Hello, Dr. Olson!
I am in my early thirties, and I came out about a year ago after years of casually dating women while having discreet sexual encounters with men much, much older than me. Since coming out, I have tried to date guys closer to my own age but have found that the sexual attraction just isn’t there for me.
I am grappling with the fact that my desires are what they are and trying to reconcile them with expectations for where I want to be in my own life, how I present myself to others, and my fear of judgment from friends and family.
Why don’t I feel the same attraction to guys closer to my own age than I do to guys 20–30+ years older than me? How could a 65-year-old man and I possibly live every day together? I feel that I should be seeking a more “practical” lifelong partner. We are so vastly different in terms of schedule and lifestyle. These are the questions I ask myself.
This is an important question and one I am asked about frequently. First, loving another person is never practical. Our attraction to another is not a rational process but happens due to forces outside of our consciousness and control.
This age difference in attraction is quite normal for a lot of men. One of the best ways to know what people are thinking is to look at what they search for on the internet, especially porn sites. A search for DILF (Daddies I’d like to f***) on Google turns up over 1.7 million references, and SilverDaddies.com, a gay dating site for intergenerational relationships, has tens of thousands of subscribers. You are not alone.
Sexual orientation is characterized by attention, interests, attraction, and genital arousal, and it is stable over time. Your attraction to older men will likely persist as you get older. One researcher found that age was as stable as gender in terms of sexual orientation.
Age is more than a number. We have a chronological, physical, psychological, and sexual age. These ages are not consistent from one person to the next or even within the same individual. Men like you often feel more comfortable in the presence of older men and may have less in common with their contemporaries. They often describe their attraction to older men as an interest in their wisdom, experience, stability, and even their slower and more sensitive approach to lovemaking.
In other words, even though their chronological and physical ages may be much different than the older man’s, their sexual and psychological ages may be quite similar. Ageism in our culture provides a stereotype of older men as declining and being sexless but oversexed. But men are often sexually active well into late life, although sex function does change. I believe that older men make better lovers; they are often much more attentive to the sexual needs of their partners.
Relationships between different ages tend to be a bit more open because as we age, our sexual desire diminishes somewhat, and the younger man’s desire may outpace the older man’s. However, the key here is for the two men to be open and honest in their understanding of their commitment to one another; honesty is more important than fidelity and helps keep the integrity of the relationship intact.
Some frequently occurring characteristics of these younger men include being masculine, having an interest in sports, and being attracted to an endomorphic partner, who has a soft, round build and a higher proportion of body fat. Often, they have a wish to please the older man. (I have a theory that this may relate to levels of oxytocin, the “bonding” hormone, but this theory is untested.) Some have suggested the explanation for this is because the younger man has “daddy issues,” but no real evidence supports this.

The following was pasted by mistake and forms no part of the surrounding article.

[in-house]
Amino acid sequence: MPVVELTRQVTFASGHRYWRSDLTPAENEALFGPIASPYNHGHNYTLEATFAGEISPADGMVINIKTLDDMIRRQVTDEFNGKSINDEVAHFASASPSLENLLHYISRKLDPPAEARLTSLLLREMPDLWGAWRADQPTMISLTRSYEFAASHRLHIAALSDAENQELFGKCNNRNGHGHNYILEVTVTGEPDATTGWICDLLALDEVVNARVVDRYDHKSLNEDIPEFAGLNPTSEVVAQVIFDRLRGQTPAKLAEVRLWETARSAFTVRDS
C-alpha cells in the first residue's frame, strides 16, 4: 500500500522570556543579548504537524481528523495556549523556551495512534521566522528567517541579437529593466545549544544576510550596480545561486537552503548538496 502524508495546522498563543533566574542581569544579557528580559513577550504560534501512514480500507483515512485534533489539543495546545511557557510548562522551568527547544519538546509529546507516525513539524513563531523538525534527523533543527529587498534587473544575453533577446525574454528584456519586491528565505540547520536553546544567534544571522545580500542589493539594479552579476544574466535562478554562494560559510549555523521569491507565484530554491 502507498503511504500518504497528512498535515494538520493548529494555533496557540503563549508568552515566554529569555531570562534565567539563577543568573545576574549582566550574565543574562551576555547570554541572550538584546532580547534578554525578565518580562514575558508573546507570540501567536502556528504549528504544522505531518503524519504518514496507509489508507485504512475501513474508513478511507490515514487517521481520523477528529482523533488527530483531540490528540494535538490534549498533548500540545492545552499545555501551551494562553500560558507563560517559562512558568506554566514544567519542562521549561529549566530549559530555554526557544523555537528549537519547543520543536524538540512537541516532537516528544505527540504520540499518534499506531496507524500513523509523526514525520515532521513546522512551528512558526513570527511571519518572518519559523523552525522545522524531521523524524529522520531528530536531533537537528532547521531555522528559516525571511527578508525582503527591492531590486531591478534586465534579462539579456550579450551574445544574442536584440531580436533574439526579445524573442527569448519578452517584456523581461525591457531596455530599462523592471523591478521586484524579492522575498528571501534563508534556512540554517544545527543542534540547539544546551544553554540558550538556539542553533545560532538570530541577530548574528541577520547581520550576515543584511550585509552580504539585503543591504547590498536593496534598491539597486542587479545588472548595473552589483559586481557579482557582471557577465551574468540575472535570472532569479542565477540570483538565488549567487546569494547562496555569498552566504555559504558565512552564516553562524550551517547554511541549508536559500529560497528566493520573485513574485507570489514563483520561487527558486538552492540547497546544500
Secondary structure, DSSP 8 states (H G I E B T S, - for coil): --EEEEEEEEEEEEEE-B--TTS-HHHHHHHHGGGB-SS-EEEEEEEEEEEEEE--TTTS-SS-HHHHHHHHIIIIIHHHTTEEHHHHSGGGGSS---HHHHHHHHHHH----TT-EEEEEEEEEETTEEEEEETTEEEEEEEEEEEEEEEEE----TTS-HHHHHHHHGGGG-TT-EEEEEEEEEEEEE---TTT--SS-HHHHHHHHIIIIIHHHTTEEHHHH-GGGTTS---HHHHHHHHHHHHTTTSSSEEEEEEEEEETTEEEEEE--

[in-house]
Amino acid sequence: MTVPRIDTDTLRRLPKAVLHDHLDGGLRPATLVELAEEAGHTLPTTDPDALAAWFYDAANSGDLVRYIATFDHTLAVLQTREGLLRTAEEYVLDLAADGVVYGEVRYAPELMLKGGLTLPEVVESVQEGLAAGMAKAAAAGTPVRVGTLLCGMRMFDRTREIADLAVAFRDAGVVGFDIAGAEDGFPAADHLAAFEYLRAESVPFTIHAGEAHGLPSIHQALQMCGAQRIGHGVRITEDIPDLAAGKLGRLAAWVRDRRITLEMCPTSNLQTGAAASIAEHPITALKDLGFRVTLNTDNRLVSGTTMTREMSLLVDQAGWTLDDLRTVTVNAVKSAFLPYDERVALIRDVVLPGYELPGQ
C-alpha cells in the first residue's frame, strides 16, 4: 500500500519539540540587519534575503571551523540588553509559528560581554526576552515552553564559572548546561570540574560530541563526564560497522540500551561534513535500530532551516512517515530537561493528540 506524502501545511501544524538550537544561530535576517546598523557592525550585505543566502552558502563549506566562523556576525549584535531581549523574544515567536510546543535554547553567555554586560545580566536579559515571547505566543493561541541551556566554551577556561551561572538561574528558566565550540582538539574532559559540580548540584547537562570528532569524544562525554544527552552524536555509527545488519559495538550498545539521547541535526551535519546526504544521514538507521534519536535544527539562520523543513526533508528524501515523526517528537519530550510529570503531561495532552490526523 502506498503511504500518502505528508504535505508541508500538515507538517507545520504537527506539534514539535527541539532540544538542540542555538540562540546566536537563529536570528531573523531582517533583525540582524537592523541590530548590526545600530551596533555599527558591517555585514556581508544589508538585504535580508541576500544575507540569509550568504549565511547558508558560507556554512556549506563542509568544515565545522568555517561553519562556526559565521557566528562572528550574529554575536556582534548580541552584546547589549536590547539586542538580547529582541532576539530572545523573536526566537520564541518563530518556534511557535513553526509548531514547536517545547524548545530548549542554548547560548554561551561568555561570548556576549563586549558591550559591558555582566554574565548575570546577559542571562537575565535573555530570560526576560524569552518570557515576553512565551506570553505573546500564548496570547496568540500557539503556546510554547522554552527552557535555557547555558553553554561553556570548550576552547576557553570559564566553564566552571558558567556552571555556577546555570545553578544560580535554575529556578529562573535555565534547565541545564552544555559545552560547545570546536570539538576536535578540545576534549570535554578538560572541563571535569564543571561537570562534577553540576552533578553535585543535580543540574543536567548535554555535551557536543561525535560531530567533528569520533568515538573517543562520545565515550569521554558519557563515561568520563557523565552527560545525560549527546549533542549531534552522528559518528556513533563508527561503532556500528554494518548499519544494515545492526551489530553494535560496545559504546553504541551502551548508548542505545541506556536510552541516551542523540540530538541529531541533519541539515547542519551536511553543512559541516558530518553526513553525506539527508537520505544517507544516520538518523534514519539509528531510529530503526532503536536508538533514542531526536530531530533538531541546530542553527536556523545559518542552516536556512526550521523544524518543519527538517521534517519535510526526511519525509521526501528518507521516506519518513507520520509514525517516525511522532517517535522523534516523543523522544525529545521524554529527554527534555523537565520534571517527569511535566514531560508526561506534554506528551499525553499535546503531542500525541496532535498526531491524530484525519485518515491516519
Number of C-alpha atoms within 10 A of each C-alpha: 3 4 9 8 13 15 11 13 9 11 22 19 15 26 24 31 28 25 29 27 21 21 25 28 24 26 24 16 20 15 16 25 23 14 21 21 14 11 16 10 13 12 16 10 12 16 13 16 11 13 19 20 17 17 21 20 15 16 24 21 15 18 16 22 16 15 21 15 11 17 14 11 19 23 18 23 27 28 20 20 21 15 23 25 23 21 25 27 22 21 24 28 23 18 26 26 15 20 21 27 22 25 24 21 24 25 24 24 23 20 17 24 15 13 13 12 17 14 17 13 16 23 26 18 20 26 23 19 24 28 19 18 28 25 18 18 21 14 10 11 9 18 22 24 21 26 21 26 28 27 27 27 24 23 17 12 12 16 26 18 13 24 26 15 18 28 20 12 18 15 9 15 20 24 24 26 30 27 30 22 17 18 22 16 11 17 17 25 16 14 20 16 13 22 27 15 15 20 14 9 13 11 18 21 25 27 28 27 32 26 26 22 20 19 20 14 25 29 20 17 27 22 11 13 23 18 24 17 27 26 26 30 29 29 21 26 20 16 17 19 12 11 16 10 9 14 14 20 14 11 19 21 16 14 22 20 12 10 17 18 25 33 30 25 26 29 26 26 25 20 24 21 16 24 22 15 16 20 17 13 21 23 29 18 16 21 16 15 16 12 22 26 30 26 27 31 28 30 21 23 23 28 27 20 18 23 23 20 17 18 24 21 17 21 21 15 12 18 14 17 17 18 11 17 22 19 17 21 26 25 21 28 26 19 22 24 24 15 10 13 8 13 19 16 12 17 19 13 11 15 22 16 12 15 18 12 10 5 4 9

None of us knows why we are attracted to the people we are attracted to. Younger men are often asked to explain their attractions but are unable to do so. Some will accuse you of seeking a “sugar daddy,” while younger men typically know they are fully capable of taking care of themselves. The attraction to someone older does tend to be persistent, and as you age, you will likely continue to be attracted to men much older.
Families and friends often don’t understand it, but then they don’t understand what makes us gay either, and we don’t know how to explain it to them. In my experience, most loving families come to accept the older partner, wanting you to be happy in whatever way that is. My partner is fifteen years younger than I am. Our age difference has almost never been an issue, at least no bigger issue than any other ones that develop in a relationship. Many of our friends are also in intergenerational relationships, and I find that they are quite stable and loving.
Many of these older men have been married to a woman before, and children are often in the picture. I believe this demonstrates that they are typically committed to long-term relationships.
Bottom line: You’re normal. I would encourage you to embrace this attraction you have. Follow your heart. We don’t choose whom we fall in love with. You do not have some deep-seated pathology that is responsible for this. Your preference is likely permanent.
I wrote about this in my book, Finally Out: Letting Go of Living Straight, in a subchapter called “Men with Rounded Corners.” The title came from a young man who said, “I like men with rounded corners,” which was both literally and metaphorically true. I have also written two frequently accessed essays for Psychology Today, “Age as a Factor in Sexual Orientation and Attraction” and “The Curse of an Attraction to Older Gay Men.”
Try to accept that you must not rely on others’ approval in your mate selection. Be prepared that some will find it a bit unusual, if not frankly a bit weird, but you owe them no explanation.